A Patient With Anemia, Lymphadenopathy, and Hepatosplenomegaly
Medical Student, Rutgers Robert Wood Johnson Medical School, Piscataway, New Jersey
Janani Mohan, MD, CPPS
Clinical Assistant Professor, Rutgers Robert Wood Johnson Medical School
Hospitalist, St. Peter’s University Hospital, New Brunswick, New Jersey
Patel J, Mohan J. A patient with anemia, lymphadenopathy, and hepatosplenomegaly [published online January 9, 2019]. Consultant360.
A 47-year-old man presented to the emergency department with 5 days of intermittent dizziness and fatigue. He described the sensation as if the room were spinning while he was standing. He reported that the sensation would last for approximately 2 minutes and was relieved on sitting. He reported increasing fatigue and feeling tired with routine activity in the previous 2 weeks. He did not have any history of vertigo, head trauma, loss of consciousness, seizures, fever, chills, cough, recent illness, or tinnitus.
History. The patient was originally from Ghana, where he had had an anemia workup a few years prior for an abnormally low hemoglobin level of 8 g/dL, for which he had received a 1-unit blood transfusion. However, he did not know the type or cause of the anemia. The patient’s wife reported that she had noticed decreased body weight in the patient at that time. The patient then moved from Ghana to Italy, where he had had a pacemaker inserted after having become short of breath, with a heart rate of 45 beats/min.
The patient did not currently smoke. He had no history of alcoholism. He was sexually active with his wife. He did not report engaging in any high-risk behaviors. The patient had worked as a stonecutter for several years.
Physical examination. At presentation, his vital signs were normal, with a heart rate of 73 beats/min, blood pressure of 143/77 mm Hg, temperature of 36.2°C, respiratory rate of 16 breaths/min, and oxygen saturation of 99% on room air. His height was 177 cm and his weight was 82.4 kg, resulting in a calculated body mass index of 26.3 kg/m2. He was anicteric, and the conjunctivas were pink. A chest-wall pacemaker was noted. The cardiac examination showed regular rate and rhythm, normal S1 and S2 only, and no murmurs. The lungs were clear to auscultation bilaterally. The abdomen was soft and nontender but with notable hepatosplenomegaly. No cervical, supraclavicular axillary, or inguinal adenopathy was present.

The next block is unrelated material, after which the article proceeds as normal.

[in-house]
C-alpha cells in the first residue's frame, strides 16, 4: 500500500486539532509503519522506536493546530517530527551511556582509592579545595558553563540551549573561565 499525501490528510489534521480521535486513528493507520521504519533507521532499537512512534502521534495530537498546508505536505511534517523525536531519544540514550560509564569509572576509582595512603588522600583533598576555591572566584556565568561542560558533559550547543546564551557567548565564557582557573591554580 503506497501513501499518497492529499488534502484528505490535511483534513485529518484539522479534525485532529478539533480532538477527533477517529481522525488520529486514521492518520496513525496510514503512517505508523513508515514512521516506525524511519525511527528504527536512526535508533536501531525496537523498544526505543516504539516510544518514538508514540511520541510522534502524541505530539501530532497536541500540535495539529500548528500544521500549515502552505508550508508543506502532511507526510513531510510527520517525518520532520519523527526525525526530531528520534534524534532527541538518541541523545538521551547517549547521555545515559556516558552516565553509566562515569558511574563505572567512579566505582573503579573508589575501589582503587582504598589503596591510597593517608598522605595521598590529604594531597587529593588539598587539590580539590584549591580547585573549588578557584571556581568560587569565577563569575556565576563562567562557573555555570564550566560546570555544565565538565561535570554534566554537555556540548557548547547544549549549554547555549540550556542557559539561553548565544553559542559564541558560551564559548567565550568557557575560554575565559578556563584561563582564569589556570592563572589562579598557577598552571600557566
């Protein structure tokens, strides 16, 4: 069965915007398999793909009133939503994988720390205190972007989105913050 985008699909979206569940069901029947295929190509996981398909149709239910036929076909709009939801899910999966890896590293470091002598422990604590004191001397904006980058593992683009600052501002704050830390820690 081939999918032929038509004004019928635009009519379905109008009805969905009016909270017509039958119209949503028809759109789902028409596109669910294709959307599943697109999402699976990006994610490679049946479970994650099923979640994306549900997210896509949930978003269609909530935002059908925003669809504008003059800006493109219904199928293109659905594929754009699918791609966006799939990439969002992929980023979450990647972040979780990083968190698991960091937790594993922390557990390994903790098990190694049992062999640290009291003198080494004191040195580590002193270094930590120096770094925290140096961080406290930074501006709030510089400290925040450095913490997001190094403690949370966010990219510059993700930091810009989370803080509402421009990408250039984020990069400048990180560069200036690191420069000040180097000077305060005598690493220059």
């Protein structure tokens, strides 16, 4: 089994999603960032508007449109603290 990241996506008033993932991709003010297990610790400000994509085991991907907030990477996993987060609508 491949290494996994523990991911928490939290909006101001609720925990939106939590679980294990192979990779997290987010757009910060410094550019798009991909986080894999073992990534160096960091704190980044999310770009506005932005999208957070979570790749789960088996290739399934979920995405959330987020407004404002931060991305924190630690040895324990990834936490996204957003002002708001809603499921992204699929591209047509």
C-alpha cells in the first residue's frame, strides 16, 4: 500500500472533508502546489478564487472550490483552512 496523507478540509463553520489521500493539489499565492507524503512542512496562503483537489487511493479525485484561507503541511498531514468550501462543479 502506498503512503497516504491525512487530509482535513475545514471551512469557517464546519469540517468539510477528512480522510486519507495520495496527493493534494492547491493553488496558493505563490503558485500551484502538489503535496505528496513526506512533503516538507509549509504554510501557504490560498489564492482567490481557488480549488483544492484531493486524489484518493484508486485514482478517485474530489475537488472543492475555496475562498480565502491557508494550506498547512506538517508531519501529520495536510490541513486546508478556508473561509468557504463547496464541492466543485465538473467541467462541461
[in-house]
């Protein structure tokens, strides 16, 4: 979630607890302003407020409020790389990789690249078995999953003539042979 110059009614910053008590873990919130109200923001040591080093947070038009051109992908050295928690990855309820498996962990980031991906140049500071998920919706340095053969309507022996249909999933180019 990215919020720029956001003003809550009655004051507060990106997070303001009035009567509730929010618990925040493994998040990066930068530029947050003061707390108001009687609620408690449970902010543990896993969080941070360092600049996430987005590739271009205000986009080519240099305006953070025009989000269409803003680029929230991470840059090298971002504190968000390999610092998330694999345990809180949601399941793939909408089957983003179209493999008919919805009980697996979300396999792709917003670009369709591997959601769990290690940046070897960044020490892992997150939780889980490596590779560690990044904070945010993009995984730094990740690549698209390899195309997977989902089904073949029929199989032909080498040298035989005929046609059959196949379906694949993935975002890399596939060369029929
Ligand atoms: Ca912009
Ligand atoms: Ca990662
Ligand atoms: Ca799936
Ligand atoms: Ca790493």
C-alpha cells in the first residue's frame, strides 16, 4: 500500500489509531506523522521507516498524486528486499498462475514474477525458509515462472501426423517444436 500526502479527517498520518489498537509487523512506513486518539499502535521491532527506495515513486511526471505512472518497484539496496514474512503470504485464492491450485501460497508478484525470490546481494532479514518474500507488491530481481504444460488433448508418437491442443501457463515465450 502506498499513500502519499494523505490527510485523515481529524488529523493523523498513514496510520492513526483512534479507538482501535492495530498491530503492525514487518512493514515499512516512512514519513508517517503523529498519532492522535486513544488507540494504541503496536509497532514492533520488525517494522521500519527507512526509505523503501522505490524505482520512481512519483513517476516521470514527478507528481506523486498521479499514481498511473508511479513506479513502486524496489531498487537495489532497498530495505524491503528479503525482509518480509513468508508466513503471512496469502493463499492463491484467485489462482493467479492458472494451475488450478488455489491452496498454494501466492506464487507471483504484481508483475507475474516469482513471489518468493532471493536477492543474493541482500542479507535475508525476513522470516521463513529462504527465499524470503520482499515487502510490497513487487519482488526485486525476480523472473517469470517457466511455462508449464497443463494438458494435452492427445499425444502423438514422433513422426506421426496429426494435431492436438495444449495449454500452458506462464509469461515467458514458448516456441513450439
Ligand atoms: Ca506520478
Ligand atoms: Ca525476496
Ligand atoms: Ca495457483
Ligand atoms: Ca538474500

Diagnostic tests. The hemoglobin level was 9.1 g/dL (reference range, 13.0-17.0 g/dL) with a mean corpuscular volume of 62.9 µm3 (reference range, 80-100 µm3). Iron studies showed ferritin at 22.9 ng/mL (reference range, 18.0-464.0 ng/mL), iron at 24 µg/dL (reference range, 65-175 µg/dL), direct iron-binding capacity at 427 µg/dL (reference range, 261-462 µg/dL), and transferrin saturation at 6% (reference range, 20%-50%). The alkaline phosphatase level was 242 U/L (reference range, 53-128 U/L). The remainder of the findings of a complete blood cell count, a basic metabolic panel, and liver function tests were within normal limits. Lactate dehydrogenase was normal at 193 U/L. Hemoglobin electrophoresis showed hemoglobin A1 at 69.8%, hemoglobin A2 at 2.5%, hemoglobin F at 0%, and hemoglobin S at 27.7%, corresponding with an AS pattern of sickle-cell trait. Initial HIV test results were negative. A chest radiograph and a computed tomography (CT) scan of the abdomen were taken, the results of which are shown in Figures 1-3.